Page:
Tuesday, November 29, 2016

The Power of the Picture Book: Matthew Cordell


CRY ME A PICTURE BOOK RIVER 

Man, I love picture books. Am I preaching to the choir? Maybe. But maybe not! Whether you are picture book choir or picture book congregation, allow me to proselytize here for a spell on the power of picture books.

I love picture books for their art. The visual and written synchronicity that lovingly and painstakingly goes into each page and page turn. Picture books inspire me daily as a parent, as a sometimes author, and as an illustrator. When I visit schools and at home with my own two children, I see first-hand how picture books inspire the young minds for which we primarily make them. It’s powerful stuff.

For the sake of brevity, (not always my strong suit) I’d like to single out one of the many powerful aspects of a successful picture book. Picture books that grab you by all the feels. Ones that make you cry. Ones that make you cry for something uplifting or cry for something sad. Picture books can and will do this. With their inimitable and masterful craft of weaving perfectly articulated words with perfectly cultivated images. Here are a few favorites that have done that for me.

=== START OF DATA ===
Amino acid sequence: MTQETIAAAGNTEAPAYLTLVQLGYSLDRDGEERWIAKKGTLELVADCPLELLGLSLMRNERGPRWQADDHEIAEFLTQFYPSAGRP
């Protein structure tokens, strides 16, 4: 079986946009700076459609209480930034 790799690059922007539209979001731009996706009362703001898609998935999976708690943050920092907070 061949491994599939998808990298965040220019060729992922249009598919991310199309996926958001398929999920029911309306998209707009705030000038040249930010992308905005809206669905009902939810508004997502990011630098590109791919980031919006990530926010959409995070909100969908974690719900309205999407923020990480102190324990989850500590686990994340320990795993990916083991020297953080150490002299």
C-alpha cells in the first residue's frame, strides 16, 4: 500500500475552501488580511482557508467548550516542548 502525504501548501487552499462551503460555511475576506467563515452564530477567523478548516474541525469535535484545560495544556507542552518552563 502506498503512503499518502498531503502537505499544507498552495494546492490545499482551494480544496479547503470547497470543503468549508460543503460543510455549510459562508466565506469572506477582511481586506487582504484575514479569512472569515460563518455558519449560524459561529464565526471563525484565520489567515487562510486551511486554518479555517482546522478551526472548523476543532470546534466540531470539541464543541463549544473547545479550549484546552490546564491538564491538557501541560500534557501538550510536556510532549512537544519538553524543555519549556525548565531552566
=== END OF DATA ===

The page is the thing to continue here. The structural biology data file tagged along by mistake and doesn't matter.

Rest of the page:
A Boy and a Jaguar by Alan Rabinowitz, illustrated by Catia Chen. This is wonderful right off the bat because it tackles a struggle that I feel I don’t hear enough about: stuttering. Stuttering and the shame and alienation that are bound to come with. Despite it all, a boy who stutters finds comfort in the one big thing he loves. He loves spending time and communicating with animals. As he grows up and his love for animals grow too, he pledges to be a voice for animals who cannot speak, and defend them from harm. Simultaneously, with much hard work and therapy, the boy slowly begins to speak without completely stuttering. But he is forever changed and feels most comfortable alone or in the company of animals. Time moves on and the boy becomes an adult. He becomes a zoologist and conservationist specifically interested in the study and protection of threatened jaguars in the jungles of Portugal. He vows to protect these big, beautiful cats in every way he can. As afraid as he is of public speaking, he goes before the prime minister of Belize in defense of jaguars. And ultimately a jaguar preserve is established in part because of his testimony. The book closes with a breathtaking series of spreads where the narrator comes silently face to face with a jaguar in the wild of the jungle. The final page is only words. Words that will leave you in tears.